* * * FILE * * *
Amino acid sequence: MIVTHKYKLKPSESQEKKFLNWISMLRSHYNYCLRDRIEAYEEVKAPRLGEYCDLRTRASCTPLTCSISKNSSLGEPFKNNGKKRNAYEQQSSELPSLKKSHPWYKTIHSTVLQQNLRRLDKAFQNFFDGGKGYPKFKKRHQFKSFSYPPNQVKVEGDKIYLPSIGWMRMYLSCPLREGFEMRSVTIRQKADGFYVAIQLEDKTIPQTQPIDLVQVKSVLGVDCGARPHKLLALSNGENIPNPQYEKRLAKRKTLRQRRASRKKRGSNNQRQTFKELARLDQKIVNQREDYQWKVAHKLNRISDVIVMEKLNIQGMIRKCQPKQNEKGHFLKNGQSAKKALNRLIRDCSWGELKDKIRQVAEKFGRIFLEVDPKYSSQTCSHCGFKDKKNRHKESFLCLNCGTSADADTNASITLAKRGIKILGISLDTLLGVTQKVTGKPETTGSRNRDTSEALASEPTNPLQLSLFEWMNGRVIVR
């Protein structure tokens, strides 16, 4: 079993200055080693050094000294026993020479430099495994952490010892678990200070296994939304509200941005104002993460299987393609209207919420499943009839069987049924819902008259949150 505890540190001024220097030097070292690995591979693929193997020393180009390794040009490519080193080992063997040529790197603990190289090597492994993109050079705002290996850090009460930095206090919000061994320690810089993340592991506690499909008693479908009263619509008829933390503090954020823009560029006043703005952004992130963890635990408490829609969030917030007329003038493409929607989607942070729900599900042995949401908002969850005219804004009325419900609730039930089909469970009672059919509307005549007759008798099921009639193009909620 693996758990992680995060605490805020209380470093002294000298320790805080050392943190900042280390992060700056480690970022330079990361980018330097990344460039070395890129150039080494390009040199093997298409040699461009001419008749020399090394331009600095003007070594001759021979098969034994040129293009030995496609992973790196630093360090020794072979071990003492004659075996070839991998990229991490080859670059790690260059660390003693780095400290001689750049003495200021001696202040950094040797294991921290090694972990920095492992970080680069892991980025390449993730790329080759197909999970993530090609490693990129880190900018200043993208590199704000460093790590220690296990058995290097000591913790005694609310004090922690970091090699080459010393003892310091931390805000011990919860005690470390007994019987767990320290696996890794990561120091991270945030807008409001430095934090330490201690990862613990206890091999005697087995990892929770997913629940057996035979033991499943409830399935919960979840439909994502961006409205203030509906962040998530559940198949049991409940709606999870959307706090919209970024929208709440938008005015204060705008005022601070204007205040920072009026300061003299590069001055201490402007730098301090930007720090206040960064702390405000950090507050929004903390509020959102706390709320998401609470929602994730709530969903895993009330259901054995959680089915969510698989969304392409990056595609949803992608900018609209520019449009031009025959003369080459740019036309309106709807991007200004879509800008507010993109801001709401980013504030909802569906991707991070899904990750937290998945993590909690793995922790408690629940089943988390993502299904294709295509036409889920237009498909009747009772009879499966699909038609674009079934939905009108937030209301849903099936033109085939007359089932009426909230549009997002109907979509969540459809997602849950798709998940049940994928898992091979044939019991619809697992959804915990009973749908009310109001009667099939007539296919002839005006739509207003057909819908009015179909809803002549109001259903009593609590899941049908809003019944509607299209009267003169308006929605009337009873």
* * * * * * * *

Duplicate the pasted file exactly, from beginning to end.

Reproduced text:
Amino acid sequence: MIVTHKYKLKPSESQEKKFLNWISMLRSHYNYCLRDRIEAYEEVKAPRLGEYCDLRTRASCTPLTCSISKNSSLGEPFKNNGKKRNAYEQQSSELPSLKKSHPWYKTIHSTVLQQNLRRLDKAFQNFFDGGKGYPKFKKRHQFKSFSYPPNQVKVEGDKIYLPSIGWMRMYLSCPLREGFEMRSVTIRQKADGFYVAIQLEDKTIPQTQPIDLVQVKSVLGVDCGARPHKLLALSNGENIPNPQYEKRLAKRKTLRQRRASRKKRGSNNQRQTFKELARLDQKIVNQREDYQWKVAHKLNRISDVIVMEKLNIQGMIRKCQPKQNEKGHFLKNGQSAKKALNRLIRDCSWGELKDKIRQVAEKFGRIFLEVDPKYSSQTCSHCGFKDKKNRHKESFLCLNCGTSADADTNASITLAKRGIKILGISLDTLLGVTQKVTGKPETTGSRNRDTSEALASEPTNPLQLSLFEWMNGRVIVR
């Protein structure tokens, strides 16, 4: 079993200055080693050094000294026993020479430099495994952490010892678990200070296994939304509200941005104002993460299987393609209207919420499943009839069987049924819902008259949150 505890540190001024220097030097070292690995591979693929193997020393180009390794040009490519080193080992063997040529790197603990190289090597492994993109050079705002290996850090009460930095206090919000061994320690810089993340592991506690499909008693479908009263619509008829933390503090954020823009560029006043703005952004992130963890635990408490829609969030917030007329003038493409929607989607942070729900599900042995949401908002969850005219804004009325419900609730039930089909469970009672059919509307005549007759008798099921009639193009909620 693996758990992680995060605490805020209380470093002294000298320790805080050392943190900042280390992060700056480690970022330079990361980018330097990344460039070395890129150039080494390009040199093997298409040699461009001419008749020399090394331009600095003007070594001759021979098969034994040129293009030995496609992973790196630093360090020794072979071990003492004659075996070839991998990229991490080859670059790690260059660390003693780095400290001689750049003495200021001696202040950094040797294991921290090694972990920095492992970080680069892991980025390449993730790329080759197909999970993530090609490693990129880190900018200043993208590199704000460093790590220690296990058995290097000591913790005694609310004090922690970091090699080459010393003892310091931390805000011990919860005690470390007994019987767990320290696996890794990561120091991270945030807008409001430095934090330490201690990862613990206890091999005697087995990892929770997913629940057996035979033991499943409830399935919960979840439909994502961006409205203030509906962040998530559940198949049991409940709606999870959307706090919209970024929208709440938008005015204060705008005022601070204007205040920072009026300061003299590069001055201490402007730098301090930007720090206040960064702390405000950090507050929004903390509020959102706390709320998401609470929602994730709530969903895993009330259901054995959680089915969510698989969304392409990056595609949803992608900018609209520019449009031009025959003369080459740019036309309106709807991007200004879509800008507010993109801001709401980013504030909802569906991707991070899904990750937290998945993590909690793995922790408690629940089943988390993502299904294709295509036409889920237009498909009747009772009879499966699909038609674009079934939905009108937030209301849903099936033109085939007359089932009426909230549009997002109907979509969540459809997602849950798709998940049940994928898992091979044939019991619809697992959804915990009973749908009310109001009667099939007539296919002839005006739509207003057909819908009015179909809803002549109001259903009593609590899941049908809003019944509607299209009267003169308006929605009337009873």